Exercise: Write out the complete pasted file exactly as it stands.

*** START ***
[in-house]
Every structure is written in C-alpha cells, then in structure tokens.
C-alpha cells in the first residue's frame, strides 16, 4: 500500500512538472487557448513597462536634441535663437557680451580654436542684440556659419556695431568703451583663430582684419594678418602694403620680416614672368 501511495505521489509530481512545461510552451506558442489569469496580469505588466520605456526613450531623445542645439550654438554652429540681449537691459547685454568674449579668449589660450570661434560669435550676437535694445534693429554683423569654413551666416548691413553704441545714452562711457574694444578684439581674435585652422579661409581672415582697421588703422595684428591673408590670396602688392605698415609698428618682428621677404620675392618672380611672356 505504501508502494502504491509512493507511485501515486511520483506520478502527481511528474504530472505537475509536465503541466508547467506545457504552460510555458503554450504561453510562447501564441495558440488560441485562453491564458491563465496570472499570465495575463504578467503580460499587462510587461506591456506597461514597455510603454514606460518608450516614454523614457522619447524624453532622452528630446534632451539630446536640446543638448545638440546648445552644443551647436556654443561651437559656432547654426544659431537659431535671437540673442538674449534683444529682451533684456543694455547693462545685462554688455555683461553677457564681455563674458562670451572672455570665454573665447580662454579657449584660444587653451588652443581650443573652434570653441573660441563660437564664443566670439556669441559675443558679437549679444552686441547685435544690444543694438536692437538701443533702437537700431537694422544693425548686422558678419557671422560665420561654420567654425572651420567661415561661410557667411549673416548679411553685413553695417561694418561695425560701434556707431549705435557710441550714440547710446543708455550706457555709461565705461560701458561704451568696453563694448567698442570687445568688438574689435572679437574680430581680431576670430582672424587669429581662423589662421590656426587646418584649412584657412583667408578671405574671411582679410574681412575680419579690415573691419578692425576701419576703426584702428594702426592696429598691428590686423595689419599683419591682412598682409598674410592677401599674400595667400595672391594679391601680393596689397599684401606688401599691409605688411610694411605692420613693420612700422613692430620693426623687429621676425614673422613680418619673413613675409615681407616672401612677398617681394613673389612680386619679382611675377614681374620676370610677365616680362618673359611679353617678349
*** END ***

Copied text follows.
[in-house]
Every structure is written in C-alpha cells, then in structure tokens.
C-alpha cells in the first residue's frame, strides 16, 4: 500500500512538472487557448513597462536634441535663437557680451580654436542684440556659419556695431568703451583663430582684419594678418602694403620680416614672368 501511495505521489509530481512545461510552451506558442489569469496580469505588466520605456526613450531623445542645439550654438554652429540681449537691459547685454568674449579668449589660450570661434560669435550676437535694445534693429554683423569654413551666416548691413553704441545714452562711457574694444578684439581674435585652422579661409581672415582697421588703422595684428591673408590670396602688392605698415609698428618682428621677404620675392618672380611672356 505504501508502494502504491509512493507511485501515486511520483506520478502527481511528474504530472505537475509536465503541466508547467506545457504552460510555458503554450504561453510562447501564441495558440488560441485562453491564458491563465496570472499570465495575463504578467503580460499587462510587461506591456506597461514597455510603454514606460518608450516614454523614457522619447524624453532622452528630446534632451539630446536640446543638448545638440546648445552644443551647436556654443561651437559656432547654426544659431537659431535671437540673442538674449534683444529682451533684456543694455547693462545685462554688455555683461553677457564681455563674458562670451572672455570665454573665447580662454579657449584660444587653451588652443581650443573652434570653441573660441563660437564664443566670439556669441559675443558679437549679444552686441547685435544690444543694438536692437538701443533702437537700431537694422544693425548686422558678419557671422560665420561654420567654425572651420567661415561661410557667411549673416548679411553685413553695417561694418561695425560701434556707431549705435557710441550714440547710446543708455550706457555709461565705461560701458561704451568696453563694448567698442570687445568688438574689435572679437574680430581680431576670430582672424587669429581662423589662421590656426587646418584649412584657412583667408578671405574671411582679410574681412575680419579690415573691419578692425576701419576703426584702428594702426592696429598691428590686423595689419599683419591682412598682409598674410592677401599674400595667400595672391594679391601680393596689397599684401606688401599691409605688411610694411605692420613693420612700422613692430620693426623687429621676425614673422613680418619673413613675409615681407616672401612677398617681394613673389612680386619679382611675377614681374620676370610677365616680362618673359611679353617678349